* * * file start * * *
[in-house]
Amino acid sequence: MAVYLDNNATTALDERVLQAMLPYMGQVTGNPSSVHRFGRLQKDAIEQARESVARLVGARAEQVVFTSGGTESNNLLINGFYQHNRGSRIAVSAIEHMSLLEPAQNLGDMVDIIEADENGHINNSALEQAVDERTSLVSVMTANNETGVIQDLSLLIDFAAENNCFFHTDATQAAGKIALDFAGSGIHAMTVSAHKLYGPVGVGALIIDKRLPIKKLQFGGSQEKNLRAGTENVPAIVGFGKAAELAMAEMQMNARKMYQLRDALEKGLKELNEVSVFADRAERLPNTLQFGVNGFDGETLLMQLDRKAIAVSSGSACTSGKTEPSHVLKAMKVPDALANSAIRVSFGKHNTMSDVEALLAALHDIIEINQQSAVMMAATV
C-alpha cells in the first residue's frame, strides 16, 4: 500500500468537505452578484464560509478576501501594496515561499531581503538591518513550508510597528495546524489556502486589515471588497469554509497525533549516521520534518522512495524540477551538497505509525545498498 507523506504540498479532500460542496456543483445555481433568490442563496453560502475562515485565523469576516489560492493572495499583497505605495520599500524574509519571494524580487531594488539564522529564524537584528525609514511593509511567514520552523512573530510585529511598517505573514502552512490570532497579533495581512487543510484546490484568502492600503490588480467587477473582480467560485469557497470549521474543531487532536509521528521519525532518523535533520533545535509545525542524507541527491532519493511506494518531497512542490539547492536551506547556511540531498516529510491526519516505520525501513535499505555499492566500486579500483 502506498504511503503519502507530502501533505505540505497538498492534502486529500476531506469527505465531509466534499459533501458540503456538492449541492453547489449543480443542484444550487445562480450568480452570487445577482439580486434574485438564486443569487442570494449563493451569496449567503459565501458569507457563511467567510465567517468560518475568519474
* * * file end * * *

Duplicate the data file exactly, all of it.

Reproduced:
[in-house]
Amino acid sequence: MAVYLDNNATTALDERVLQAMLPYMGQVTGNPSSVHRFGRLQKDAIEQARESVARLVGARAEQVVFTSGGTESNNLLINGFYQHNRGSRIAVSAIEHMSLLEPAQNLGDMVDIIEADENGHINNSALEQAVDERTSLVSVMTANNETGVIQDLSLLIDFAAENNCFFHTDATQAAGKIALDFAGSGIHAMTVSAHKLYGPVGVGALIIDKRLPIKKLQFGGSQEKNLRAGTENVPAIVGFGKAAELAMAEMQMNARKMYQLRDALEKGLKELNEVSVFADRAERLPNTLQFGVNGFDGETLLMQLDRKAIAVSSGSACTSGKTEPSHVLKAMKVPDALANSAIRVSFGKHNTMSDVEALLAALHDIIEINQQSAVMMAATV
C-alpha cells in the first residue's frame, strides 16, 4: 500500500468537505452578484464560509478576501501594496515561499531581503538591518513550508510597528495546524489556502486589515471588497469554509497525533549516521520534518522512495524540477551538497505509525545498498 507523506504540498479532500460542496456543483445555481433568490442563496453560502475562515485565523469576516489560492493572495499583497505605495520599500524574509519571494524580487531594488539564522529564524537584528525609514511593509511567514520552523512573530510585529511598517505573514502552512490570532497579533495581512487543510484546490484568502492600503490588480467587477473582480467560485469557497470549521474543531487532536509521528521519525532518523535533520533545535509545525542524507541527491532519493511506494518531497512542490539547492536551506547556511540531498516529510491526519516505520525501513535499505555499492566500486579500483 502506498504511503503519502507530502501533505505540505497538498492534502486529500476531506469527505465531509466534499459533501458540503456538492449541492453547489449543480443542484444550487445562480450568480452570487445577482439580486434574485438564486443569487442570494449563493451569496449567503459565501458569507457563511467567510465567517468560518475568519474